I was actually thinking about hitting a deer when I saw a flash of brown out the corner of my left eye. I never “really” saw the deer, just the flash. But I knew it was a deer because it left behind a thick swatch of hair in the new crease in the driver’s side door of my Isuzu trooper. Living in Wisconsin I have had lots of near misses with deer and have been hit by a single deer, but I still have not hit a deer.
Deer-Vehicle collisions are an increasing concern for drivers of all types of vehicles. As the urban-wildland interface continues to blur in many areas of the country animals are living in habitat we would not expect to see them. It is not unusual for me to see deer during my morning walk in my suburban neighborhood. I don’t live in the country.
According to this article, Ambulance Hits Deer, a firefighter was injured when the ambulance hit a deer. Emergency vehicles are not immune to deer-vehicle collisions. The consequences of a deer-vehicle collision can be significant (especially for the deer) for the vehicle and its occupants.
These are my Everyday EMS Tips for avoiding vehicle-deer collisions.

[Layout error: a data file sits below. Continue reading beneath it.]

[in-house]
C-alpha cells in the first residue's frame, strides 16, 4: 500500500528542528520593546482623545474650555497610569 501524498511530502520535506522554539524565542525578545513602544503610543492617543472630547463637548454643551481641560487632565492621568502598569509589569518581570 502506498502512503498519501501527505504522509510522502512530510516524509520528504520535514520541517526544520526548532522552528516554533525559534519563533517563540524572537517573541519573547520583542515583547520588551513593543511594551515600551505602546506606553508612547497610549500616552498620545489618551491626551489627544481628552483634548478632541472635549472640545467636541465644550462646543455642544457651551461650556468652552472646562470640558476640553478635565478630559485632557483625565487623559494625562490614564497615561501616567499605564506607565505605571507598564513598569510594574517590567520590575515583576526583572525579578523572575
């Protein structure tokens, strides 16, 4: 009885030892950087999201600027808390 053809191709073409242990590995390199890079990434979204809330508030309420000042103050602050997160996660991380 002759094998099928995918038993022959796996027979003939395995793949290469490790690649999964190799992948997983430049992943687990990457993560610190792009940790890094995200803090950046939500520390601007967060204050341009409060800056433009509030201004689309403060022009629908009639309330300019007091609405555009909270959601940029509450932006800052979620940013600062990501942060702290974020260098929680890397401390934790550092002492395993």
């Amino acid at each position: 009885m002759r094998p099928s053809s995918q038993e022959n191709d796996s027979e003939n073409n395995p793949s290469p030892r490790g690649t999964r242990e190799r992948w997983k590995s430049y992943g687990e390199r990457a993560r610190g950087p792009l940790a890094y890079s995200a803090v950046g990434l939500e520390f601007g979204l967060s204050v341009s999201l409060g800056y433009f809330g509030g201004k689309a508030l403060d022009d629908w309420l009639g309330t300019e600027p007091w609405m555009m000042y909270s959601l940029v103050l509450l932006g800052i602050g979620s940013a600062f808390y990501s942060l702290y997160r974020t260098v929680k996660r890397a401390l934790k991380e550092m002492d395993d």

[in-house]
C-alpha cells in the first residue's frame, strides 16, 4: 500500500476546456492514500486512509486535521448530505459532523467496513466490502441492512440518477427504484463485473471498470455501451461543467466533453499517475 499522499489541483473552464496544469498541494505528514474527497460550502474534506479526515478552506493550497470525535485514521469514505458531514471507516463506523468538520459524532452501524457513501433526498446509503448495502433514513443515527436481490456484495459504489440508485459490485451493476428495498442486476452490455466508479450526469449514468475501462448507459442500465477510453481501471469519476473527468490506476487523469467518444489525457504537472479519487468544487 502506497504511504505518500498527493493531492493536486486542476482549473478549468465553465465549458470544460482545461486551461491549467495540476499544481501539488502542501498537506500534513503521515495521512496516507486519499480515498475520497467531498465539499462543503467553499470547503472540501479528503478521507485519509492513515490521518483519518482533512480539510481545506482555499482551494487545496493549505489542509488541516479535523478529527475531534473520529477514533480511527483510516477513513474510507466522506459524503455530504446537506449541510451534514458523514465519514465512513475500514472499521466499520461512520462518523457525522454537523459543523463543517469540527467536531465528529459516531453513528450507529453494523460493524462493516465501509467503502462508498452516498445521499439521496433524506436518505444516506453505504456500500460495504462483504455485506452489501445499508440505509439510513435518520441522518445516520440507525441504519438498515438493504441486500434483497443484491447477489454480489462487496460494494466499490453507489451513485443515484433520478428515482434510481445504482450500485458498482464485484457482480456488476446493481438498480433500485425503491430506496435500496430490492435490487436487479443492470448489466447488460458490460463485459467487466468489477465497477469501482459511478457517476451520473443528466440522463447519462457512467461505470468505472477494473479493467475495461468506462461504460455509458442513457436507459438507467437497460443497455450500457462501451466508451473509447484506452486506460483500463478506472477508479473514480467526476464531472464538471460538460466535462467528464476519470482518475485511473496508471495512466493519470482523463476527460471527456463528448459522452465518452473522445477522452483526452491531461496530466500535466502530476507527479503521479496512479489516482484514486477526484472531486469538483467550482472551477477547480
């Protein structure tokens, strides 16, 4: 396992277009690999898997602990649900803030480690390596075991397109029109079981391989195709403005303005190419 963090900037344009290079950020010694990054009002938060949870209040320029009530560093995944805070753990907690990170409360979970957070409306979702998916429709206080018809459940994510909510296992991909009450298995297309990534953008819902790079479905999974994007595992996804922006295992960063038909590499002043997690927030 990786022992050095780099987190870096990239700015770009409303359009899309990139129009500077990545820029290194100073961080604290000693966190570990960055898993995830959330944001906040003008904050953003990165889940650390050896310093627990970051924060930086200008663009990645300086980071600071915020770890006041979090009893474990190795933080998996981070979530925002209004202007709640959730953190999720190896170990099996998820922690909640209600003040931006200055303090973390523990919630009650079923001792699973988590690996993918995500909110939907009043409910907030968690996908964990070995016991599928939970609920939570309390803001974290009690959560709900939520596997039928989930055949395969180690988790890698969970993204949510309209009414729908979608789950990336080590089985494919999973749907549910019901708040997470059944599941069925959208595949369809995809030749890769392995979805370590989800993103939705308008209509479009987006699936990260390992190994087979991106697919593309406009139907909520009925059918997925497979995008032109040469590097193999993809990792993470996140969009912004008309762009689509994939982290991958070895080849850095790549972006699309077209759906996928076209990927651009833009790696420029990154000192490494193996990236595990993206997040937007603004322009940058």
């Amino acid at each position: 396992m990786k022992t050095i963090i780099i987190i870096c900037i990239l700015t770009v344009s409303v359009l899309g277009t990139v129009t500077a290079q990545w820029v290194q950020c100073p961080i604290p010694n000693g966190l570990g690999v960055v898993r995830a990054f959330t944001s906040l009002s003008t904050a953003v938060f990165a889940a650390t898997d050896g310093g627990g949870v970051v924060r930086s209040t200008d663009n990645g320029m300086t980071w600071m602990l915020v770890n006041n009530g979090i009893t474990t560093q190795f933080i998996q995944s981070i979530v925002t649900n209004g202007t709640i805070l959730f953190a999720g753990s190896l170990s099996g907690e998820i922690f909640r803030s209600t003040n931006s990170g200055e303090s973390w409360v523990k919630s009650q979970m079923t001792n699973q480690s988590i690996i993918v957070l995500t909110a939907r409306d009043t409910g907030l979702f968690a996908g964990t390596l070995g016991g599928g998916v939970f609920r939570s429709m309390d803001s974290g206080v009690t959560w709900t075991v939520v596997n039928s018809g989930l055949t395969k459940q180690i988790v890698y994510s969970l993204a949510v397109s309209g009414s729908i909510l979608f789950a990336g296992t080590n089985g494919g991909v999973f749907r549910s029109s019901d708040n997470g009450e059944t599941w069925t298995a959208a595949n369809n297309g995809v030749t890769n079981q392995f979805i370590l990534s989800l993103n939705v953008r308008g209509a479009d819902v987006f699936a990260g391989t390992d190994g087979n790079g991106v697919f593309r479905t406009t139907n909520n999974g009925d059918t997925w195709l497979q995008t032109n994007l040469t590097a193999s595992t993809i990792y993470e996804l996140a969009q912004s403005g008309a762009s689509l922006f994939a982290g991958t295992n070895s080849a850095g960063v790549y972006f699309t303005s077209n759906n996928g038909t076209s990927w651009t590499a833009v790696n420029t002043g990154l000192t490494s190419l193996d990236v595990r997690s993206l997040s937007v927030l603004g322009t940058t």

1. Never swerve to avoid an animal. It is much better to hit the animal than risk losing control of your vehicle and rolling or leaving the roadway. I always like the odds of vehicle vs. deer better than vehicle vs. large white pine tree.
2. If a deer is in the roadway remove your foot from the accelerator first, check your mirrors, and then gently brake if the vehicles behind you are far enough that you can decelerate without being rear-ended.
3. Travel at or below the posted speed limit in areas, seasons, and times of day animals are most likely to be moving.
4. Stay attentive to driving duties. Keep your eyes on the road, scan ahead, and look for animals in the shoulders and media strips.
5. If a front seat passenger is available have them scan ahead for deer and other animals while you focus on the primary task of driving.
6. If you hit a deer control your vehicle to a safe stopping location. Avoid causing a secondary collision by pulling well off the roadway and not parking at the crest of hill or inside of a curve.
7. Read about deer collision statistics and other safety procedures.
Finally, I have long believed you will never hit the deer you see. If you frequently drive in areas where a collision is likely mentally rehearse how you will respond if a brown flash streaks across your hood, through your windshield, or into your door.